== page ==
As has been well documented, she was able to find backers and prominent leaders to join her board, mostly older men either outside the health care field or not currently practicing.
They should have known better.
That includes Walgreens - too anxious to close the deal. FOMO!
Google and others knew better than to invest. In interviews with Holmes, the Google folks were never presented the evidence they needed to believe that the technology would work.
Reminds us a little of this man.
In order to avoid dangerous situations, we do not need proof. We only need enough information to convince ourselves by inference that something is not right. To be convinced by claims of a breakthrough technology, we need substance - evidence, not happy talk and a black turtleneck, even with the confident speech with the appropriate hand gestures and head tilt.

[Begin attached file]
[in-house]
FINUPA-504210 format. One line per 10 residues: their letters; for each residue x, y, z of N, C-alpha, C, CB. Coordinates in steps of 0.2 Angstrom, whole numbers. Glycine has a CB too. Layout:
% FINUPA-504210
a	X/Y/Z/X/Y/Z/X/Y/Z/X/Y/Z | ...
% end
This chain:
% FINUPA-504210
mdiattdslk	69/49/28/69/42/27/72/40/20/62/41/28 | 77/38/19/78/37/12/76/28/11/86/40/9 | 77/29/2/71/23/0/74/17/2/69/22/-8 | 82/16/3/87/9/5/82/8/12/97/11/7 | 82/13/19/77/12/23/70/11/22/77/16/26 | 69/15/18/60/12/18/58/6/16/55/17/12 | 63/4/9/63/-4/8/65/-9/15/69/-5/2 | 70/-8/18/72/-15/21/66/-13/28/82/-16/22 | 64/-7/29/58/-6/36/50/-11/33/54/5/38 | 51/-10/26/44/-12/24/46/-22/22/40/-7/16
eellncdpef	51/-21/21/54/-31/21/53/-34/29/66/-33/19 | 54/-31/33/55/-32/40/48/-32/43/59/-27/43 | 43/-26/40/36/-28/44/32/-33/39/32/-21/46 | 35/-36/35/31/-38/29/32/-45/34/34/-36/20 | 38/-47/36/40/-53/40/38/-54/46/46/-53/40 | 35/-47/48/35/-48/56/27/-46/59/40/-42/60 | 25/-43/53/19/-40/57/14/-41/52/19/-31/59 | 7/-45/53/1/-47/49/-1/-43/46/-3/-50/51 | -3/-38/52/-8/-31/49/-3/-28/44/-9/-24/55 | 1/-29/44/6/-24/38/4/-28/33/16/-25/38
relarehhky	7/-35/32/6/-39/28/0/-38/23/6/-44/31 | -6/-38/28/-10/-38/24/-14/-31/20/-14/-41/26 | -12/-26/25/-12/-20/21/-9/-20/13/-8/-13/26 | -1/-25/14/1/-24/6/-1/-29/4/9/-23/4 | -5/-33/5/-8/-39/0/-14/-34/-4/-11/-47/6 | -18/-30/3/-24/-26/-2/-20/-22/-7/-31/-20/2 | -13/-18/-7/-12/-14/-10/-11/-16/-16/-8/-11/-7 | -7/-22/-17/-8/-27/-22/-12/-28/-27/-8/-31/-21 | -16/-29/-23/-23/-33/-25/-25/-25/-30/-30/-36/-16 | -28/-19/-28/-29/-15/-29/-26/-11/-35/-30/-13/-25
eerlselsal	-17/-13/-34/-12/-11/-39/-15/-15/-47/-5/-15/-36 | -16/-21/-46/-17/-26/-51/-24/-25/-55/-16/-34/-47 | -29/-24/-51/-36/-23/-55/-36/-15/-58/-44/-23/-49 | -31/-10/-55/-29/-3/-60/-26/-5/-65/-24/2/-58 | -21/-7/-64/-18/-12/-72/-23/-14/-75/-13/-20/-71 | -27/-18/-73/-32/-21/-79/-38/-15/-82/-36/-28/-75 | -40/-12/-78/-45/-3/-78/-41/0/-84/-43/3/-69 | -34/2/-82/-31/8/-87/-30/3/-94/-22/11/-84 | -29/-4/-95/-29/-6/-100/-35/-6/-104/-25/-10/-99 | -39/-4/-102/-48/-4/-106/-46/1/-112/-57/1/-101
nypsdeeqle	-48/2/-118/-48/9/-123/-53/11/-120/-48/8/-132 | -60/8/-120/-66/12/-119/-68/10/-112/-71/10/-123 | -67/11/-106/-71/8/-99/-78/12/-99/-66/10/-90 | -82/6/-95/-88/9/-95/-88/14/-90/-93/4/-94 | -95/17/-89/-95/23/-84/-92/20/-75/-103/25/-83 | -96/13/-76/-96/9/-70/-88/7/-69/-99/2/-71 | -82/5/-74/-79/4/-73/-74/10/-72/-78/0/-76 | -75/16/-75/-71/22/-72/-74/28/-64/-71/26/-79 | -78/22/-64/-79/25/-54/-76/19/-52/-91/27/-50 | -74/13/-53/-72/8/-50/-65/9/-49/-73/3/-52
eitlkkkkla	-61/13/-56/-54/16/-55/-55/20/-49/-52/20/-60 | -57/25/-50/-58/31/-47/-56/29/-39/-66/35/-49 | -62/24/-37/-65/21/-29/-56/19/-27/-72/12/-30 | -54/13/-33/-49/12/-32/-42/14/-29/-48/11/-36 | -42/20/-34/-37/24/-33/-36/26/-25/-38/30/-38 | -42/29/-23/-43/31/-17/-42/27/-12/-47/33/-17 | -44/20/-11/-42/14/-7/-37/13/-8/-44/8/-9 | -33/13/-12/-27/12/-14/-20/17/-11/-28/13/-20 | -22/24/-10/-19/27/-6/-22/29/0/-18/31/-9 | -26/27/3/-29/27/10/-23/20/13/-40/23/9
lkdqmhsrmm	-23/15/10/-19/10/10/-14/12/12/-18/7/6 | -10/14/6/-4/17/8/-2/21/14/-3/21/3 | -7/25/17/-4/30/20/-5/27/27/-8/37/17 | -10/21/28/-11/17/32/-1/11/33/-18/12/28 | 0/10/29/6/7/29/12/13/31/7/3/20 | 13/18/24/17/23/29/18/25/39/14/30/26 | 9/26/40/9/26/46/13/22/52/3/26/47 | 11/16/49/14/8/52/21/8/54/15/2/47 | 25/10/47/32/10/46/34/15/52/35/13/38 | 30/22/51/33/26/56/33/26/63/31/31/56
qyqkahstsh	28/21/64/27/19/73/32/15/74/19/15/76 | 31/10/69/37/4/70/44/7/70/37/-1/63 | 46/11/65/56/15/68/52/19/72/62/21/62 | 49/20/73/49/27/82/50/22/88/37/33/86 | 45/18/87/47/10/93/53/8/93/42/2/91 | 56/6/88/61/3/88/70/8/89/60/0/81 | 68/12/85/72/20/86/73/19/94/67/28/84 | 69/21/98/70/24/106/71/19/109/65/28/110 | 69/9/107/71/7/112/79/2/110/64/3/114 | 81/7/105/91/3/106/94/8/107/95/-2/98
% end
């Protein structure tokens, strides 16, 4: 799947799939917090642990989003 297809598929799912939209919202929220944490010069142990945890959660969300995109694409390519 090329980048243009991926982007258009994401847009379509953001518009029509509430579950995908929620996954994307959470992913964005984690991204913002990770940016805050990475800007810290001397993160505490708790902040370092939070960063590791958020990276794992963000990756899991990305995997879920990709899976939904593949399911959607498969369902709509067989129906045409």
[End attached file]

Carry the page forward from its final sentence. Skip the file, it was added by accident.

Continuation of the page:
More than anything else, this blog is about making inferences from a limited set of data on the statements and actions of individuals and groups, especially, but not exclusively in the political arena. We then observe whether the political commentators appropriately consider these arguments or whether they instead are sidetracked by the claims made by the political actors. We find the objective press custom of addressing statements or actions of one side of the aisle by asking the other side of the aisle what they think to be an inadequate response to events. We also find the objective press practice of reporting on the actions of one side of the aisle based on statements by that side (the first half of the "he said/she said" reporting process) almost at face value instead of directly reporting what those actions represent to be inadequate and therefore inaccurate reporting. The voter suppression efforts of Republicans throughout the country are an example of this.